This free, multi-session webinar, “SEC Filings Master Class,” will be held Oct. 8-10, 2013.
Covering public companies involves plowing through the documents they file with the Securities and Exchange Commission (SEC). Have you ever wondered if you’re missing good stories because you don’t know where or what to look for?
This three-part training with Michelle Leder, who makes her living unearthing news in SEC filings, is designed to help you feel more confident in your SEC-document sleuthing. In one-hour sessions, you’ll enhance your ability to spot red flags in SEC filings.
Leder also presented a three-part webinar by the same title in 2012. Check out archived materials from that training here.
WHAT YOU WILL LEARN
- At least four things to look for in Form 10Ks that can result in good stories
- At least four things to look for in proxies that can result in good stories
- At least four things to look for in Form 10Qs that can result in good stories
For each of the documents below, Leder will point out at least four key things to watch for that can produce good stories. She’ll offer examples of stories that have been done, point out where to find these types of stories in the fine print of the SEC document and offer attendees a chance to practice finding the news themselves.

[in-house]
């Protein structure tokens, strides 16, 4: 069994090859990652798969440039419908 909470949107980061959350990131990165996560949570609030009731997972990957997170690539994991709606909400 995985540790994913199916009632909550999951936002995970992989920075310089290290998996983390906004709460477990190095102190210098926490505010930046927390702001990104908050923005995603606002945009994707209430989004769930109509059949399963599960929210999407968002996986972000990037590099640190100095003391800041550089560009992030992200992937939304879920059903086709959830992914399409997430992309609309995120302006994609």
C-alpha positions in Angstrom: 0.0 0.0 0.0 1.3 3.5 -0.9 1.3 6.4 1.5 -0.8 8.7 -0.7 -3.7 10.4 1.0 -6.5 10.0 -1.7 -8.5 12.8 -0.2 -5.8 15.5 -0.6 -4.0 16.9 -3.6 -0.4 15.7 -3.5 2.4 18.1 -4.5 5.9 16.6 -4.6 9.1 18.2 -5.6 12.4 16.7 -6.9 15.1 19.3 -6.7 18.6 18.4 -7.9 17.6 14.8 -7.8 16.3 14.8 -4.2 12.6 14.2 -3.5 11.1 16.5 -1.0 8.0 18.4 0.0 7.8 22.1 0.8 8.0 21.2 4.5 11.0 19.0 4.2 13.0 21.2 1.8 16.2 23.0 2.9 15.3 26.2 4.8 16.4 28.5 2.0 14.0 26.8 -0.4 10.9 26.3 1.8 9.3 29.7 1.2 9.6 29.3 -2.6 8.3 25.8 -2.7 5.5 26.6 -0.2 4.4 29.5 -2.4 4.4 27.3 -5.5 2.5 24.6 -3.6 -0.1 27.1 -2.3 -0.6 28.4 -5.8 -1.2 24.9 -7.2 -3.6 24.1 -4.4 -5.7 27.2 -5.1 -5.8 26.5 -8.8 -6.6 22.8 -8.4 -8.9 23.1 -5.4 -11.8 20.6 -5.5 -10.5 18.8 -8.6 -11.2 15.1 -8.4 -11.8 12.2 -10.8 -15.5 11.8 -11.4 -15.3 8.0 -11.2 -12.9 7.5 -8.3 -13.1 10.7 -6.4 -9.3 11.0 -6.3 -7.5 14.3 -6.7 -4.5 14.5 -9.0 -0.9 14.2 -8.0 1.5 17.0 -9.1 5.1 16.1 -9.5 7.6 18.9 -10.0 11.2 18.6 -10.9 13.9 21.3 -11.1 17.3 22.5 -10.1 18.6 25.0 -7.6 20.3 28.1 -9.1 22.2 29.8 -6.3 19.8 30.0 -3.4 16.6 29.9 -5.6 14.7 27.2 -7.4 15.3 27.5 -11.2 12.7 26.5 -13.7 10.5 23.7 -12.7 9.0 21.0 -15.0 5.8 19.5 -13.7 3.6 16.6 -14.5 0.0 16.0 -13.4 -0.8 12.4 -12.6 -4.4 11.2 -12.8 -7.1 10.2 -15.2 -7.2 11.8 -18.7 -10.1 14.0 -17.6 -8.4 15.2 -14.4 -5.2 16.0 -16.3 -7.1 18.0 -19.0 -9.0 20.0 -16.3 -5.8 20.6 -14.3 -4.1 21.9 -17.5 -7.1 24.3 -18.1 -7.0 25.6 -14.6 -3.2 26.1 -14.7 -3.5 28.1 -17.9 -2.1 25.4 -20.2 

- Day One: Form 10-K, or the annual summary of the company’s performance, is filed within 60 days of the end of its fiscal year.
- Day Two: Proxy, or Schedule 14A, provides information to shareholders before the annual meeting. It includes executives’ compensation.
- Day Three: Form 10-Q, or the quarterly summary of the company’s performance, is filed within 35 days of the end of each of its first three fiscal quarters. This session will also touch on other key filings.
Michelle Leder launched Footnoted.com (originally Footnoted.org) in 2003 to take “a closer look at the things that companies try to bury in their routine SEC filings,” according to the website. Its launch coincided with the release of her book, Financial Fine Print: Uncovering a Company’s True Value. Morningstar bought the site in 2010, but Leder bought it back in 2012. A longtime presenter for the Reynolds Center, she holds a degree in economics from Brandeis University.
Check out the session materials below for tips on how to use SEC filings in your investigative business reporting.
Michelle Leder spent 10 years as a reporter and editor at daily newspapers in Florida, Connecticut and New York before launching a freelance career and the Footnoted website.